- Wildlife: The Height of Rockies contains high concentrations of elk, mule deer, bighorn sheep, moose, cougar, black and grizzly bears and exceptional numbers of mountain goats. The Connor Lakes are a significant source of eggs for the Kootenay Hatchery’s native cutthroat stocking program.
- Management Planning Information
The approved Elk Lakes and Height of the Rockies Management Plan Because of the large size of the file, the plan is divided into twelve separate files for ease of access.
- Introduction [PDF]
- Role of the Protected Area [PDF]
- Relationship with First Nations [PDF]
- Protected Area Zoning [PDF]
- Natural and Cultural Values Management [PDF]
- Outdoor Recreation Opportunities [PDF]
- Communications [PDF]
- Plan Implementation [PDF]
- Appendix A & B [PDF]
- Appendix C [PDF]
- Appendix D [PDF]
- References Cited [PDF]
Activities Available at this Park
- Most trails are user maintained. Expect difficult and/or muddy, bushy conditions. There is no signage in the park, navigational skills are essential, including experience with topographical maps and compass.
- This park also has several informal or unmarked “routes” that are not maintained and, at best, include intermittent stretches where a beaten path is visible. Moderate scrambling and travel through dense undergrowth and occasionallay through tangled slide areas is required. These routes offer excellent scenic opportunities; however, they are not recommended for small children or inexperienced hikers. Hikers travel these routes at their own risk. Route-finding skills and an aptitude for orienteering are essential, and hikers need to obtain the appropriate topographical maps prior to arrival. Off-trail travel increases your chances of encountering a bear – travel cautiously.
- The route leading to The Pass in the Clouds, Goat Lake and Deep Lake from the White Middle Fork, was severely burnt in 2003 and is indiscernible for most of its length.
- Trail Report [PDF] (October 18, 2019)
Routes are also not maintained and, at best, include intermittent stretches where a beaten path is available. Moderate scrambling and travel through fairly dense undergrowth and occasionally through tangled slide areas is required. These routes offer excellent scenic opportunities; however, they are not recommended for innexperienced riders. Route-finding skills and an aptitude for orienteering are essential, and visitors need to obtain the appropriate topographical maps prior to arrival. Off-trail travel increases your chances of encountering a bear – travel cautiously!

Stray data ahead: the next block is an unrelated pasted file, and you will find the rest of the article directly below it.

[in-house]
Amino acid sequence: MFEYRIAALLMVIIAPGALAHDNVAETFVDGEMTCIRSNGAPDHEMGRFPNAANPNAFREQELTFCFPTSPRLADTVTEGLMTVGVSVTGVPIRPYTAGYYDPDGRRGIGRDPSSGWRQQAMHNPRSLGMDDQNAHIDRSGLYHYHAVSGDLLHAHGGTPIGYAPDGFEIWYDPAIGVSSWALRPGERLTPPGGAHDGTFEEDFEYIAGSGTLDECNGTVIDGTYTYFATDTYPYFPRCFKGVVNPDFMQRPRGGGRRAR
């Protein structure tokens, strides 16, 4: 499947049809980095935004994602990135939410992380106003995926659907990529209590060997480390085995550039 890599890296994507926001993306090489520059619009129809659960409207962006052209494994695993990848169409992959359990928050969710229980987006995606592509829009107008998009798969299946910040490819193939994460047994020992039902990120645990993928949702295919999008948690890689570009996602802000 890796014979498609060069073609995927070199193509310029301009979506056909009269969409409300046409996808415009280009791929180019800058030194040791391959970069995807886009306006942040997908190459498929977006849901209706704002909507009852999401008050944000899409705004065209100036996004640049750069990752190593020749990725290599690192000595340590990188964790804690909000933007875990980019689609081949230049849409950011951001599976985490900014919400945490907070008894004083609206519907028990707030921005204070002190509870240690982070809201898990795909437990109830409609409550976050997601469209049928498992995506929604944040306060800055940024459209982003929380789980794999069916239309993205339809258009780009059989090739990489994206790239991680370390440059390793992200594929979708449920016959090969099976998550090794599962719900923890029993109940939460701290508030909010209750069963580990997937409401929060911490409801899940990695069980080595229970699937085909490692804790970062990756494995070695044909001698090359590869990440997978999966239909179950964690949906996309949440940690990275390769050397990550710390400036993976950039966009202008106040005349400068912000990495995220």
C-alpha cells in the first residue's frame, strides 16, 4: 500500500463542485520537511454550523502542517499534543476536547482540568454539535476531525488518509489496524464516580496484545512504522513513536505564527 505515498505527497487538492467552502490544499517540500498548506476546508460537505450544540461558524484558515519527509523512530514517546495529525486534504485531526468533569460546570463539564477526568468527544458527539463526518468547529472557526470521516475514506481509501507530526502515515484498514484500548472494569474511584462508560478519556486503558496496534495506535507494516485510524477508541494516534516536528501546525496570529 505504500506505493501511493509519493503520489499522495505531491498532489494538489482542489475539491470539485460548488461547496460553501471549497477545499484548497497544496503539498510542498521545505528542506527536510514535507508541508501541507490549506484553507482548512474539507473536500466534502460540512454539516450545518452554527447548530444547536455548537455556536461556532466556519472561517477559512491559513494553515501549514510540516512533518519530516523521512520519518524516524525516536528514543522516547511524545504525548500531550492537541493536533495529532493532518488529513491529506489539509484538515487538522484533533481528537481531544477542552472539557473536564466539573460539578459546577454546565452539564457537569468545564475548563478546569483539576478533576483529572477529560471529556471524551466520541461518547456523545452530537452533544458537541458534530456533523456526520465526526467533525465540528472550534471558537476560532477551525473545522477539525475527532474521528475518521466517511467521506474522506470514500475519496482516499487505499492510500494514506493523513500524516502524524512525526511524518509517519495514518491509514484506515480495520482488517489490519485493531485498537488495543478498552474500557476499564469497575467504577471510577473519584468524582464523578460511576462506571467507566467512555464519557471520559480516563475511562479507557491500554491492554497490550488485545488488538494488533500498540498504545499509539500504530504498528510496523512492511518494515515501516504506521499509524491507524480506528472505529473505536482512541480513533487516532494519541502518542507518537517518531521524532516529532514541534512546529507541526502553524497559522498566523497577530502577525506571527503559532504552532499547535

The park is open to hunting. All hunters to the area should refer to the current BC Hunting and Trapping Regulations Snopsis.
Pets on Leash
Facilities Available at this Park
Cabins / Huts
There are two cabins in the park for public use.
- At the north end of Connor Lake is a small cabin for public use on a first-come, first-served basis. The cabin will accommodate 6 people, has a wood stove and there is a pit toilet nearby.
- At Queen Mary Lake, an 8-person log cabin is available on a first-come, first-served basis. A wood stove is provided in the cabin. A pit toilet is nearby.
Firewood is not provided. Use only dead and downed trees for firewood; cutting of live trees is not permitted.
Please leave the cabins neat and tidy and pack out all garbage, including leftover food.
Fires are allowed; however, visitors should check with the Forest Service or at park trailheads to see if fires bans are in effect. Bring a portable stove for cooking and only have open fires when necessary, keeping them small to conserve firewood.
Fires are prohibited in the Limestone Lakes area
To mitigate impacts concerning conservational values, fires are prohibited within and around the Limestone Lakes area.
Pit or Flush Toilets
There are other wilderness campsites, but no facilities are provided. When toilets are not available bury human waste at least six inches in soil and 30 metres from water. To ensure drinking water is safe it must be boiled for at least 5 minutes. Register a trip itinerary with friends, check in and check out. When practical use impacted campsites, otherwise practice “Leave No Trace” camping ethics. If you have a fire build it on rocks, or remove sod, have fire, then replace sod. Height of the Rockies is open all year and is a non-mechanized park.